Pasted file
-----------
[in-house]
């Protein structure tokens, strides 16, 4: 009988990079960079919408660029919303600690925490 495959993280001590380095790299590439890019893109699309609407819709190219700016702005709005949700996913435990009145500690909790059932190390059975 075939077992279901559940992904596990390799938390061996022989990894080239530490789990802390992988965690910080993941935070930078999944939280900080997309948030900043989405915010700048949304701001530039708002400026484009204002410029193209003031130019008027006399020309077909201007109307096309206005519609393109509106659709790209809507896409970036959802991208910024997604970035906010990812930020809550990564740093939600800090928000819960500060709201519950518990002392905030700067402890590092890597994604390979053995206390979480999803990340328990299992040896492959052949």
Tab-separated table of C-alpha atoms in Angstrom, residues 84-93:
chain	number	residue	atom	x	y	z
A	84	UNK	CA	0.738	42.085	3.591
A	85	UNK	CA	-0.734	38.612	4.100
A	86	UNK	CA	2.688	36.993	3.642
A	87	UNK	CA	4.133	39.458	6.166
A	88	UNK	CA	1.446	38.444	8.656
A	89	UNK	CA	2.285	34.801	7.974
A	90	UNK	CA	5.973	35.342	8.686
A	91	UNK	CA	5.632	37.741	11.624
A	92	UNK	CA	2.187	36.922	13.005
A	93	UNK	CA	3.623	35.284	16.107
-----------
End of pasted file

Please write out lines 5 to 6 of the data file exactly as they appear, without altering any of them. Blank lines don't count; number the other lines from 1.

A	84	UNK	CA	0.738	42.085	3.591
A	85	UNK	CA	-0.734	38.612	4.100